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Graphics & Colour Blindness

Approximately 5 - 10% of your students are likely to experience some form of colour blindness. Vischeck is a website that simulates different types of colour blindness, to test the perceivability of images in colour:

For image files


Writing Alternate Text

Writing descriptive yet concise alternate text is actually harder than it sounds. But it's an important skill in rendering images accessible to students with a visual disability. WebAIM has a great primer on the appropriate use of alternate text:

WebAIM's guide to writing alternate text

For instructions on how to specify alternate text for an image, refer to the media you are using above (i.e. PowerPoint, PDF or MS Word, etc.)

Accessibility Checklists

While verifying your website against a checklist is no guarantee that it will be accessible to everyone, it's a good start to ensuring that your website is usable to the greatest extent possible. University Technology Services (UTS) has prepared a handy checklist for use by web developers and content creators alike: 

UTS WCAG checklist

WebAIM also has an infographic that summarizes accessibility requirements for web designers:

WebAIM infographic

Accessible Forms

Many use their keyboard to navigate and use the web so it is important to ensure that the forms on your website can be completed using only the keyboard:

http://webaim.org/techniques/forms/


Validating Your Website

WAVE is an online tool that automatically evaluates the accessibility of your website: 

WAVE accessibility evaluator tool

Web designers and developers may also wish to validate their markup:

W3 HTML validator


Colour Contrast Checker (Text on Background)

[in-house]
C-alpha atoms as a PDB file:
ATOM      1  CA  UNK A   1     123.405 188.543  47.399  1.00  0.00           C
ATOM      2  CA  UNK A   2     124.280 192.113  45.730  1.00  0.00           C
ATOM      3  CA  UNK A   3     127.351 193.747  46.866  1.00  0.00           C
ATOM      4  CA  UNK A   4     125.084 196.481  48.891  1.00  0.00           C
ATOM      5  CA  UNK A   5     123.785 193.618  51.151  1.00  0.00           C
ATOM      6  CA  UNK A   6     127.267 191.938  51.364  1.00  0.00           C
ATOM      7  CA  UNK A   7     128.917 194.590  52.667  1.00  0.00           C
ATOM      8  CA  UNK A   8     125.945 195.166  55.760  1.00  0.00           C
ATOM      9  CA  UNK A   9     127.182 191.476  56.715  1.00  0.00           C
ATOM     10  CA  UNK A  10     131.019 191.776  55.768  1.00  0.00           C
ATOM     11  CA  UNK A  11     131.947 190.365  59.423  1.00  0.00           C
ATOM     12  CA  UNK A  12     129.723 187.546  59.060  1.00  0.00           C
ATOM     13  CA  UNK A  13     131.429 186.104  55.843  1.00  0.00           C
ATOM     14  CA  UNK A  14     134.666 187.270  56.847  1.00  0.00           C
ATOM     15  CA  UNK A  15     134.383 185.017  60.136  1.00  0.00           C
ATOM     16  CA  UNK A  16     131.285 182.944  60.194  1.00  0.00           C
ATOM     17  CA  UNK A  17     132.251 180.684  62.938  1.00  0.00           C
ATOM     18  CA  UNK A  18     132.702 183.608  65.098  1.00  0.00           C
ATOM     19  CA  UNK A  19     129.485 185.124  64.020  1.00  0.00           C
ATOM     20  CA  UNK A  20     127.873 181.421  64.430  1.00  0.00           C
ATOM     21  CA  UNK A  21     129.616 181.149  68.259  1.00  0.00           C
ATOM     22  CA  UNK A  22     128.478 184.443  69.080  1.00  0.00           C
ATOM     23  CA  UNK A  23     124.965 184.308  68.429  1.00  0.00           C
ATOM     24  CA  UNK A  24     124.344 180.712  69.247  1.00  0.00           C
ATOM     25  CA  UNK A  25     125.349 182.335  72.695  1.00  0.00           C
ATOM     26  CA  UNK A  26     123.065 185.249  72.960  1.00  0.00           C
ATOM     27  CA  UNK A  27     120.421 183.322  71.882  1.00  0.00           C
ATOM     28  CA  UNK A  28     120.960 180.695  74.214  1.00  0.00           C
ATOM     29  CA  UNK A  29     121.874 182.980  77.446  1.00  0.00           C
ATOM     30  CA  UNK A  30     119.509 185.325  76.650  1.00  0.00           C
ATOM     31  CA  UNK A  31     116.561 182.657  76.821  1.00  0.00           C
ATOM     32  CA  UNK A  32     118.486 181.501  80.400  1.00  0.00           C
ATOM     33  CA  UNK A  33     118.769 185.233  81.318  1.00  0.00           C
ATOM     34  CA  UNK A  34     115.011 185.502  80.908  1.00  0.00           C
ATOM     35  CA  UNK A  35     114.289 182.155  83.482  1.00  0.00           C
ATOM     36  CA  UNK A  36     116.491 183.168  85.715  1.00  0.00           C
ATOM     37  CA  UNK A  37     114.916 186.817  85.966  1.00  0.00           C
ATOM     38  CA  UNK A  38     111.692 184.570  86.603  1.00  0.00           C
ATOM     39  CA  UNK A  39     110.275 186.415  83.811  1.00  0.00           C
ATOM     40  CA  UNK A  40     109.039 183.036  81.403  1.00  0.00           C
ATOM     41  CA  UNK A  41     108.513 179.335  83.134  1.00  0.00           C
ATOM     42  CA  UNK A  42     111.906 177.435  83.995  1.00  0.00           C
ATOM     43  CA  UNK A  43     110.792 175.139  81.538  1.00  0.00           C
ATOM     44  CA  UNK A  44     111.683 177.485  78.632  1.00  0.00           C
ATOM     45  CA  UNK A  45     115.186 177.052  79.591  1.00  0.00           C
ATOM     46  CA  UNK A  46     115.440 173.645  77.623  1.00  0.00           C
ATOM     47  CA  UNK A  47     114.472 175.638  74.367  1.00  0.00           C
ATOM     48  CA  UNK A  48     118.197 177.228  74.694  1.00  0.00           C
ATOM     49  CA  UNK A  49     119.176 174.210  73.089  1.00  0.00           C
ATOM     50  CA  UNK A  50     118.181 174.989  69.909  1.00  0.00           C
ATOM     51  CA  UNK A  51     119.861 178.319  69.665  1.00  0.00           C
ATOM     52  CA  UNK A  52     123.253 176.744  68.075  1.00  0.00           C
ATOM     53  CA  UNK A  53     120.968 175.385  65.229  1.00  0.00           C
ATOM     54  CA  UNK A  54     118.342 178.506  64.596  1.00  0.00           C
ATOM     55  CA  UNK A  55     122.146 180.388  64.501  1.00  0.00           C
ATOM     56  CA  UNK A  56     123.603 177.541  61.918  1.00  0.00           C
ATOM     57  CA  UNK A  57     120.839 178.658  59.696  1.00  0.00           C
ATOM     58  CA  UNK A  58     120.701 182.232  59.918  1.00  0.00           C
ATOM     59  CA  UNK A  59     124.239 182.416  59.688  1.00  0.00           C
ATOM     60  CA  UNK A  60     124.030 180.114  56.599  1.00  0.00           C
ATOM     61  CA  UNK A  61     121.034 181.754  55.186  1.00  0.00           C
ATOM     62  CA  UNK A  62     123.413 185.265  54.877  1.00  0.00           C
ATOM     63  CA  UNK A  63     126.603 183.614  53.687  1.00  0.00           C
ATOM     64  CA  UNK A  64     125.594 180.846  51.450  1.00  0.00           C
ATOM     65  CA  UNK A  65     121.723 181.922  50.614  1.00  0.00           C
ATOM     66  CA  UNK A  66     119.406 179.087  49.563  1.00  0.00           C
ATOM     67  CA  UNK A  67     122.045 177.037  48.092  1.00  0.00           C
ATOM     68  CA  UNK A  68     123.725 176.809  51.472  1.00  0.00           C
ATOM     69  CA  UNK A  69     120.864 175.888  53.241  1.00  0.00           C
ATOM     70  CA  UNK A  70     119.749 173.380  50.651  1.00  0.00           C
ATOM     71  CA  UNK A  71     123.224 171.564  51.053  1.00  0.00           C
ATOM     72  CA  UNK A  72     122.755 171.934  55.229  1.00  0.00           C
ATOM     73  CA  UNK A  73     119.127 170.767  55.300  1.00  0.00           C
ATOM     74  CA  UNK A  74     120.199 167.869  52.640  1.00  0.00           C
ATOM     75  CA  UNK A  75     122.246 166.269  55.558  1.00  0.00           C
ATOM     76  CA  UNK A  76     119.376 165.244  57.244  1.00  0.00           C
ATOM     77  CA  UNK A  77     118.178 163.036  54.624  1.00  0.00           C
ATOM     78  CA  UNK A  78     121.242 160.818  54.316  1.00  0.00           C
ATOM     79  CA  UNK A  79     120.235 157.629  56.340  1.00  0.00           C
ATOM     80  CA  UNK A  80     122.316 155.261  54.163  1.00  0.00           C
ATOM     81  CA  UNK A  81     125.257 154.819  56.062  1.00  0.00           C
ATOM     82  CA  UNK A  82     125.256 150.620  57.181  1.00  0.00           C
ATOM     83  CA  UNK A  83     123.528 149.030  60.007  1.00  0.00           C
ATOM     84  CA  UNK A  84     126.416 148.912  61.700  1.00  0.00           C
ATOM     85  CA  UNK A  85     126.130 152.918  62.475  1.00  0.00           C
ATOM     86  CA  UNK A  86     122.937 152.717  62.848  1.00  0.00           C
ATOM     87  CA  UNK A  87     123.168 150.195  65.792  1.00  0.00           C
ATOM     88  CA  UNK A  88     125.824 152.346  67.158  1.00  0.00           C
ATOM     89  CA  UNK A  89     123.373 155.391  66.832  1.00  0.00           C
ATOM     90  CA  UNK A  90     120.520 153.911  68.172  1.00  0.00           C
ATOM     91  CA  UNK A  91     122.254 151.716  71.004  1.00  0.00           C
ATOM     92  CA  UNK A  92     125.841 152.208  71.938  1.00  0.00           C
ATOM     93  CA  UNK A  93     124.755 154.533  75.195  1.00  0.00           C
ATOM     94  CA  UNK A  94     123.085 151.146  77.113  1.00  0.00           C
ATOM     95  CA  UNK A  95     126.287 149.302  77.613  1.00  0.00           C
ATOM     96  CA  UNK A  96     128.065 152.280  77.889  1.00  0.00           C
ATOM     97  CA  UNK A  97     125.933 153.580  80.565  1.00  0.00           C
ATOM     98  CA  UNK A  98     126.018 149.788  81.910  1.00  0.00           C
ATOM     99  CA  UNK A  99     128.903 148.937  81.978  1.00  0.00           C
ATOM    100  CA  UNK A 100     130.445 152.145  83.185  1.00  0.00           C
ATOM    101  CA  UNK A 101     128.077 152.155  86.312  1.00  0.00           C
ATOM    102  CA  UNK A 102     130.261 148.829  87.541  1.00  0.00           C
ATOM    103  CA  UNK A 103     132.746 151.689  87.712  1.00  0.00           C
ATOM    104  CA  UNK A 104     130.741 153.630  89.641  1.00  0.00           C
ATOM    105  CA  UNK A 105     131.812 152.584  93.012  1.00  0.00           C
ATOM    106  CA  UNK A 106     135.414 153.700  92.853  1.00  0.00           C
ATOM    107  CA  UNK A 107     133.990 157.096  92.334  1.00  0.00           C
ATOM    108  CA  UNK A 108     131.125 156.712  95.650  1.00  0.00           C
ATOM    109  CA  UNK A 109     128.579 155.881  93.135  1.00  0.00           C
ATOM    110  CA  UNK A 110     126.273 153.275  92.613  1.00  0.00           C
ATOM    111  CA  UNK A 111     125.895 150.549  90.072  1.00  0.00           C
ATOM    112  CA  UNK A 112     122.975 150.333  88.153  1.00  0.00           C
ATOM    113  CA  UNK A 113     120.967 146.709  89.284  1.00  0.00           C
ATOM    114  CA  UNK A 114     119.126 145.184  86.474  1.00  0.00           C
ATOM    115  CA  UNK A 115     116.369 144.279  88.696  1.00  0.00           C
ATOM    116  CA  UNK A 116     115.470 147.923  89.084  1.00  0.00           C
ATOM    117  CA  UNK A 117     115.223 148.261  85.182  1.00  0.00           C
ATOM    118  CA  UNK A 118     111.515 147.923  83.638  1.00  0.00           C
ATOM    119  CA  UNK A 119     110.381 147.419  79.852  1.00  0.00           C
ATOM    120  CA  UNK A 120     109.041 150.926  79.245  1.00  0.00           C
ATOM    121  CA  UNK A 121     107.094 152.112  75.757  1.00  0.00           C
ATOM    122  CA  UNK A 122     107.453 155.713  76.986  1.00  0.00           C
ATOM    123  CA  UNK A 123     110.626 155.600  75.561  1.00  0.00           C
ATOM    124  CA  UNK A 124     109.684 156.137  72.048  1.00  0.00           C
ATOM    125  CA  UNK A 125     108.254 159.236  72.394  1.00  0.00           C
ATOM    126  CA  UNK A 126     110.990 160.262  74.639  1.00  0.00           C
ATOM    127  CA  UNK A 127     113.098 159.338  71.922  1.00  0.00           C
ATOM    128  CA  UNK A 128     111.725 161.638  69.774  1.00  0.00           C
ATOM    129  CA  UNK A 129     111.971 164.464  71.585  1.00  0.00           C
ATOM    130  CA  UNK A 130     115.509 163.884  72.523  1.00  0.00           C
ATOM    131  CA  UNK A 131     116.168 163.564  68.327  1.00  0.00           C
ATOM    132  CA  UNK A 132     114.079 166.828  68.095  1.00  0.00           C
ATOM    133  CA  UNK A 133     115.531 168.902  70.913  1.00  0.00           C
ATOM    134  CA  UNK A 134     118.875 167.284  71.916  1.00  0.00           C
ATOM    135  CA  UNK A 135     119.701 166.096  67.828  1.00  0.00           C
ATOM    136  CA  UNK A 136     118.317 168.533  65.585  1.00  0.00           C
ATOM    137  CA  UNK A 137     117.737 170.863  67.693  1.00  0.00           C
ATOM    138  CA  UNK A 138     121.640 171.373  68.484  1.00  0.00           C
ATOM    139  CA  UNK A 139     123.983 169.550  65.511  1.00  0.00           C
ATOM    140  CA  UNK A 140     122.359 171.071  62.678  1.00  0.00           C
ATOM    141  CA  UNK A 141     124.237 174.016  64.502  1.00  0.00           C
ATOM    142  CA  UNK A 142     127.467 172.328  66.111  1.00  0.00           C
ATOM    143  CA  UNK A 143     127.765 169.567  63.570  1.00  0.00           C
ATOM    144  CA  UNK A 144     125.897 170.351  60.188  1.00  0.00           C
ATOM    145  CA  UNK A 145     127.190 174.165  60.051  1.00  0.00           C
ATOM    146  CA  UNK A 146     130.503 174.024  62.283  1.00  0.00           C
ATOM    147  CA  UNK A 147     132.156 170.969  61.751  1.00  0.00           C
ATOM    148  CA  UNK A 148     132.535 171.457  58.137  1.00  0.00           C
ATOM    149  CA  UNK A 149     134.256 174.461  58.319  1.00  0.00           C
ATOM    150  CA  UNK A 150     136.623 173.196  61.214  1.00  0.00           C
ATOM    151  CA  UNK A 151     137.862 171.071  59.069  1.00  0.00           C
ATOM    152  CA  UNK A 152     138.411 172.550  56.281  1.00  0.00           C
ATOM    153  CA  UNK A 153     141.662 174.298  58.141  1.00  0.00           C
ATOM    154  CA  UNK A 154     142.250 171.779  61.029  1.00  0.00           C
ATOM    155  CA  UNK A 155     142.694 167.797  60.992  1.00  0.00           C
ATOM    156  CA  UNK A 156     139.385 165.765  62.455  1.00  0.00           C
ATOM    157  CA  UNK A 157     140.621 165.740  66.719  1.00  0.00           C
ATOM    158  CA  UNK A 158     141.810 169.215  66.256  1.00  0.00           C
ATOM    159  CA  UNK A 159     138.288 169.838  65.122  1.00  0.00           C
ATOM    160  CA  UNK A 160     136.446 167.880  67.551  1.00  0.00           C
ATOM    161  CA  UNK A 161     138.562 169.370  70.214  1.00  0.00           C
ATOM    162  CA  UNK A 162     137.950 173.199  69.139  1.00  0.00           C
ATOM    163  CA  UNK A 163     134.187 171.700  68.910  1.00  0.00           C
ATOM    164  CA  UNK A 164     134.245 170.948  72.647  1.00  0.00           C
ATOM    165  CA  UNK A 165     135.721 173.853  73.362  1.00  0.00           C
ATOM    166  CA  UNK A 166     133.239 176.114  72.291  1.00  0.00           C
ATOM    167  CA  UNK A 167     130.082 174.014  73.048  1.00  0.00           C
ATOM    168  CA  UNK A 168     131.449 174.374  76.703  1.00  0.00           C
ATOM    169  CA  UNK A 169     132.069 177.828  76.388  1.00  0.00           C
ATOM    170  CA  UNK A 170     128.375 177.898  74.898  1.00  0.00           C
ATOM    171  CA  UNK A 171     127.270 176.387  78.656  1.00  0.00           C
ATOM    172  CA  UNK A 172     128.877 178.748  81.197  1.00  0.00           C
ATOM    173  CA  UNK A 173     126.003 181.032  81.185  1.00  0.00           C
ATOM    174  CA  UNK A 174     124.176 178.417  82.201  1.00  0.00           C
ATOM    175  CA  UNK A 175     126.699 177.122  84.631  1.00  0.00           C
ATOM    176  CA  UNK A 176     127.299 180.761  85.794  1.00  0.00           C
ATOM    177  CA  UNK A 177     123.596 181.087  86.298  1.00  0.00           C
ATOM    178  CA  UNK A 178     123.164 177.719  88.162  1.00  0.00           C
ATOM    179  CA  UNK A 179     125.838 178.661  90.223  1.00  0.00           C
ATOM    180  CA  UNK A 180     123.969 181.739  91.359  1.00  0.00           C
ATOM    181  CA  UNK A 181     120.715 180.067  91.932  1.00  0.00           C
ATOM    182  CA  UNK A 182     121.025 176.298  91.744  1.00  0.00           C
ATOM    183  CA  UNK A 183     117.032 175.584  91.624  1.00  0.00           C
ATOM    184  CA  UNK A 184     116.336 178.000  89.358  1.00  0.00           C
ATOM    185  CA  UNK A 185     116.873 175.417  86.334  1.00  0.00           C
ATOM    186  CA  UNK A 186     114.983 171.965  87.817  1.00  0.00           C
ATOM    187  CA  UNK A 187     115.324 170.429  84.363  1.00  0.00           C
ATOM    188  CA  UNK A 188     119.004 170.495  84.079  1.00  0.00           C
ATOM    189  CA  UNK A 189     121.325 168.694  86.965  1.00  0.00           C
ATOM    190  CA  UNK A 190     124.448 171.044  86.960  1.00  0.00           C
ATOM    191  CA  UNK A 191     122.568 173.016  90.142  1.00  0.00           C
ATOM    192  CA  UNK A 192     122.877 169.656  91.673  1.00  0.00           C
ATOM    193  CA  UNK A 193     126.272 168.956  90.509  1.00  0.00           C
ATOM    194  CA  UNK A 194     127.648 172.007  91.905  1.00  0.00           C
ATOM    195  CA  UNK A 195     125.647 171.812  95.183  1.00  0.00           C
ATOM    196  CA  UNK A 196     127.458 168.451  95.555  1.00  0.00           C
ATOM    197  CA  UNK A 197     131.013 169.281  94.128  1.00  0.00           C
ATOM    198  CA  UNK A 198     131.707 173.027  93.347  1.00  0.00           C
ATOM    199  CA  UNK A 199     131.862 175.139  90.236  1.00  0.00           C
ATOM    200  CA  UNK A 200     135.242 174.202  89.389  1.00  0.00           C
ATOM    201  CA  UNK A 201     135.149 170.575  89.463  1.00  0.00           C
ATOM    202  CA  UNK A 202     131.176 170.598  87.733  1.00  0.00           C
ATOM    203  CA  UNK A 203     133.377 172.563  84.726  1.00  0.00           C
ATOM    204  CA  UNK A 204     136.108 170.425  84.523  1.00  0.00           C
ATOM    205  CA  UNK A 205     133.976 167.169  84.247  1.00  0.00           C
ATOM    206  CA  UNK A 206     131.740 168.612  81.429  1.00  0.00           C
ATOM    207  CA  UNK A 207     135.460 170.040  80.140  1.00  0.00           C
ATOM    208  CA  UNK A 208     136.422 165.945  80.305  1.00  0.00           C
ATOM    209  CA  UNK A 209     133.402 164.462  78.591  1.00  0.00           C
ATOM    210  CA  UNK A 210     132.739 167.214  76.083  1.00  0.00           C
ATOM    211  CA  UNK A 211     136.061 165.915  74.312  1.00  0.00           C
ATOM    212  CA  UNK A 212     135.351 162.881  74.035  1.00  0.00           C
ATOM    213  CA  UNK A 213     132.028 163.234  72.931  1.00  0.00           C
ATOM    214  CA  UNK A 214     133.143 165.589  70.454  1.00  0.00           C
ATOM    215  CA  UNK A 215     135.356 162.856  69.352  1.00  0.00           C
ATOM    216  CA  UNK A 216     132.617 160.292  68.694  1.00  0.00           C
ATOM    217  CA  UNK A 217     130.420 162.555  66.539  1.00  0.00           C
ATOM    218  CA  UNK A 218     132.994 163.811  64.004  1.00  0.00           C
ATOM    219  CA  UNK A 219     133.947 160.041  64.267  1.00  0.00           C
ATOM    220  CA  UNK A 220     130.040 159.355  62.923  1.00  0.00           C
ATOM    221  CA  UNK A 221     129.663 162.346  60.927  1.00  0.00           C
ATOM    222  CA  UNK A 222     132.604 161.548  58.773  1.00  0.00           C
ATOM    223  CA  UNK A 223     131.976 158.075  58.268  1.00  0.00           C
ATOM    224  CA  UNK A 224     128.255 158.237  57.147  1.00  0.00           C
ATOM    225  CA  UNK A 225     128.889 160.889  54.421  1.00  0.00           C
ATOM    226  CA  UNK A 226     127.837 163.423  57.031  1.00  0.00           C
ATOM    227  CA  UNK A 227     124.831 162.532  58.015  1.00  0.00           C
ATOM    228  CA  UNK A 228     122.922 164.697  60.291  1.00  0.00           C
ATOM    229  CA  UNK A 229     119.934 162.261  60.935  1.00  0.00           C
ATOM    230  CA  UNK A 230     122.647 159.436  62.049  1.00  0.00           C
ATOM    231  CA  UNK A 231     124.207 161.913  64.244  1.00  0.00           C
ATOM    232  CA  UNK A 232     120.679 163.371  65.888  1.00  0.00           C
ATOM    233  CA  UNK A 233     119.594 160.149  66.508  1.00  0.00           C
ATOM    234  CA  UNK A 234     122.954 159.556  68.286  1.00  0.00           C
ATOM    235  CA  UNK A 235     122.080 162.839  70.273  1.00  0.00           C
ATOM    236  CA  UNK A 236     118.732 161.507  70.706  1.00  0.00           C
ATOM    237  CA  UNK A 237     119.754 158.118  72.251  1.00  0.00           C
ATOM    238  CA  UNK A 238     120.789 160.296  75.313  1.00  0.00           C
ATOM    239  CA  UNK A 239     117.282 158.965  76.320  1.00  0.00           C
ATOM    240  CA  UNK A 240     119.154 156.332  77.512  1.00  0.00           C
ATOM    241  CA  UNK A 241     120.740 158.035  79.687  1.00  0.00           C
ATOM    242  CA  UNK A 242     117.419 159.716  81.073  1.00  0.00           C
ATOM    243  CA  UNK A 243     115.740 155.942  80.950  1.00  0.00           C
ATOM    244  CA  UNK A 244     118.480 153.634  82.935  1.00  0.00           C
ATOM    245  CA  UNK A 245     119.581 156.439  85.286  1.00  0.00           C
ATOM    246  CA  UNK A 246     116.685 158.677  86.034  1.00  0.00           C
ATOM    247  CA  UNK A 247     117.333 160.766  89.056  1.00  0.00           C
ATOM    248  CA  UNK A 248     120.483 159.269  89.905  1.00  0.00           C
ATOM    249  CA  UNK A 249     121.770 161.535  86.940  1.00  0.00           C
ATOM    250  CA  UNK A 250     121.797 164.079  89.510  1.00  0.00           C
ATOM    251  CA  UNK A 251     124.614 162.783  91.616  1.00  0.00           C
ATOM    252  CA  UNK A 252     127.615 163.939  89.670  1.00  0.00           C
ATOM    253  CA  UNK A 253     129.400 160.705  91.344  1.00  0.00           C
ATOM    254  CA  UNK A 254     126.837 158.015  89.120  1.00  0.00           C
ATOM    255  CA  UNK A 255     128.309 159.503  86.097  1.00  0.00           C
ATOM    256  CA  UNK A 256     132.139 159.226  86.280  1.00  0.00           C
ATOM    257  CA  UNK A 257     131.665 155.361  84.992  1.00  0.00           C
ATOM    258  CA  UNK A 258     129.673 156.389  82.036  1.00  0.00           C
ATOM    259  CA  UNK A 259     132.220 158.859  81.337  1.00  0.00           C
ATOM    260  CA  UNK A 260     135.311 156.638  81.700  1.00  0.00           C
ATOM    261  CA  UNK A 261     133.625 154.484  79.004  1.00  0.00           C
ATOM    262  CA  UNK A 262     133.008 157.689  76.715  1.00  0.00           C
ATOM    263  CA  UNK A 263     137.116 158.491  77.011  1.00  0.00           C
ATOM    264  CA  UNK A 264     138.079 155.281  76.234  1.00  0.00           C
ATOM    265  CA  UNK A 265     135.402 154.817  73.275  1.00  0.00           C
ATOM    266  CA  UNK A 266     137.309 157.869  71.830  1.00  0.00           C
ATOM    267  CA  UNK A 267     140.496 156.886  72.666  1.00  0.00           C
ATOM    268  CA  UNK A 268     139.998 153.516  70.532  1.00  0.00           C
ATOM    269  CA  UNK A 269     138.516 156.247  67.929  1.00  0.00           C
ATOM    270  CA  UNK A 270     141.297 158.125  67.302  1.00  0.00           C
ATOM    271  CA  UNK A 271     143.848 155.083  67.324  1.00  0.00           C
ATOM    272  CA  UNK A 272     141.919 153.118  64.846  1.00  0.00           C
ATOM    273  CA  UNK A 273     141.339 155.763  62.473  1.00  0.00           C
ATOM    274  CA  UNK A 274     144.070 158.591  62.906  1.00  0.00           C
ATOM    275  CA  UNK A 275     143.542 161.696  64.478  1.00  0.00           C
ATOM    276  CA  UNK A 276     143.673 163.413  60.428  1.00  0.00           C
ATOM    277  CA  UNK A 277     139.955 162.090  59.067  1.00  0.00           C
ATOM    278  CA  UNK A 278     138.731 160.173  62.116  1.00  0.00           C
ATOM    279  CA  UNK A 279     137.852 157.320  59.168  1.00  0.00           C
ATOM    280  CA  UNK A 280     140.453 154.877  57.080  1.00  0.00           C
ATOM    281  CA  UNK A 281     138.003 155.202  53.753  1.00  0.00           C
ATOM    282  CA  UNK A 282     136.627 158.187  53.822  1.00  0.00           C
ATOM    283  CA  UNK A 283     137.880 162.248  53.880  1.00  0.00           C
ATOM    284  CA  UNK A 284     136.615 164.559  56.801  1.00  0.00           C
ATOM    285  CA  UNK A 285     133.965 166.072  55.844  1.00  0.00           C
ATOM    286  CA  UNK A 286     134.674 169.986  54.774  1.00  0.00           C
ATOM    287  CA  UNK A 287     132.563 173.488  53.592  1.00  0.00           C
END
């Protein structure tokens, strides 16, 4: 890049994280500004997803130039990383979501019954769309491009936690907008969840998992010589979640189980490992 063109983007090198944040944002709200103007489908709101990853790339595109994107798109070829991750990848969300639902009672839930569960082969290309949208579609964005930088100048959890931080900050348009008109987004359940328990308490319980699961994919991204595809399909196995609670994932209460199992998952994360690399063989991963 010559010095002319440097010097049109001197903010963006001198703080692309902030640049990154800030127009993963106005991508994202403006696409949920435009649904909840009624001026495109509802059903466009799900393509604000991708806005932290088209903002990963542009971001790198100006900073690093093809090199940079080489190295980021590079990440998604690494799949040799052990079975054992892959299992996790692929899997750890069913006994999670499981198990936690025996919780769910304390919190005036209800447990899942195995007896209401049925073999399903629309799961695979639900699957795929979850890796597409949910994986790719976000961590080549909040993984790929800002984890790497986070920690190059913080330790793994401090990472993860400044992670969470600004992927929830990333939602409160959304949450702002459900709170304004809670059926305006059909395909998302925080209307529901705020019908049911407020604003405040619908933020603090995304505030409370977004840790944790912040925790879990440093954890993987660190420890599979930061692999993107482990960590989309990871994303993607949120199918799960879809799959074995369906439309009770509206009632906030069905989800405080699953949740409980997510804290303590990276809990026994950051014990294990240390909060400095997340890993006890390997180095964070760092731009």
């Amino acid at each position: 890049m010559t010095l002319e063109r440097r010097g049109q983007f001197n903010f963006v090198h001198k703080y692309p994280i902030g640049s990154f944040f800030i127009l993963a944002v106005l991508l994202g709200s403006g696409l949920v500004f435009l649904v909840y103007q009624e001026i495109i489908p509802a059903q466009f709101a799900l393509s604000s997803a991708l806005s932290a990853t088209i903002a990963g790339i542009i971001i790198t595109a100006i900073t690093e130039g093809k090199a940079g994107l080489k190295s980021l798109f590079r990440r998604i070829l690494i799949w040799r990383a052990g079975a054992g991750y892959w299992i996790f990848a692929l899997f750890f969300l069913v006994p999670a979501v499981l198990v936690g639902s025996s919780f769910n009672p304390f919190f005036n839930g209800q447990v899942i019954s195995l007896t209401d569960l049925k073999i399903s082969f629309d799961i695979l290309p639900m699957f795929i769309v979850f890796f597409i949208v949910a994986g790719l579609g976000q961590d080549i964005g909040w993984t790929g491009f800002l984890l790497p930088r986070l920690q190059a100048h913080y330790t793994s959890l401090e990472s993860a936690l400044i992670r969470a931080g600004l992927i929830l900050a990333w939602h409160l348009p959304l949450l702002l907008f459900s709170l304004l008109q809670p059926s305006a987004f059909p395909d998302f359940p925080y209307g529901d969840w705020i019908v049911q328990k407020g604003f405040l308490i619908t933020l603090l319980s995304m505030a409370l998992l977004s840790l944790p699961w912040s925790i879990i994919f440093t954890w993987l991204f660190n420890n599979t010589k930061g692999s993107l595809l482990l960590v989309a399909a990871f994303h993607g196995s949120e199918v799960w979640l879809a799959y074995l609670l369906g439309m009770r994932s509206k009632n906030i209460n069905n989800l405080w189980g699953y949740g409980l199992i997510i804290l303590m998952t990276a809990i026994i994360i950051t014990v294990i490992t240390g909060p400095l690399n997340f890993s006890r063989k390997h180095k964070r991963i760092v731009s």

Sufficient contrast between the font (text) colour and the background colour is integral to the perceivability of your content. WebAIM has a tool which checks the contrast ratio between the foreground and background colours (helpful to have knowledge of hexadecimal colour codes, but not necessary):

WebAIM colour contrast checker


Common Web Accessibility Errors

The more you pay attention to web accessibility, the easier it is to make a well-meaning mistake that renders your website less usable to people with disabilities. An enlightening round-up of frequently made accessibility errors is given here:

WebAIM's common web accessibility errors


JavaScript Accessibility Issues

For web designers and developers who use JavaScript in websites, WebAIM (yet again) provides an overview of how to make JavaScript more accessible:

Accessible JavaScript


Comprehensive Online Guides on Making Websites Accessible

A well-written and easily navigable set of tutorials to give web designers a solid foundation in web accessibility. Because it was written in 2002, a few principles have been deprecated (cross-reference with 'common web accessibility errors' above) but many of the practices that Pilgrim outlines are still used in accessible web design today. The tutorials may require knowledge of HTML & CSS to be meaningful to the learner.

Dive Into Accessibility tutorial

The University of Melbourne has a more targeted and up-to-date set of training links that gives a good overview of common accessibility errors on the web and how to fix them:

University of Melbourne Accessibility training

Presentation tools like PowerPoint and Prezi are invaluable parts of most instructors' technological tool kits. But they can present barriers to students with disabilities if they are not approached with accessibility in mind.

In a classroom setting, you can describe any images that are meant to convey content (i.e. those that are not decorative), and ensure that you reference aloud any important information that is on the slide or Prezi presentation. If you are providing printed handouts from the PowerPoint or Prezi application, best practices include preparing them in alternate formats (e.g. large font size and/or electronic versions) and making them available ahead of class.

In an online context, steps can be taken to optimize PowerPoint and Prezi presentations to make them accessible to all students, regardless of ability.

PowerPoint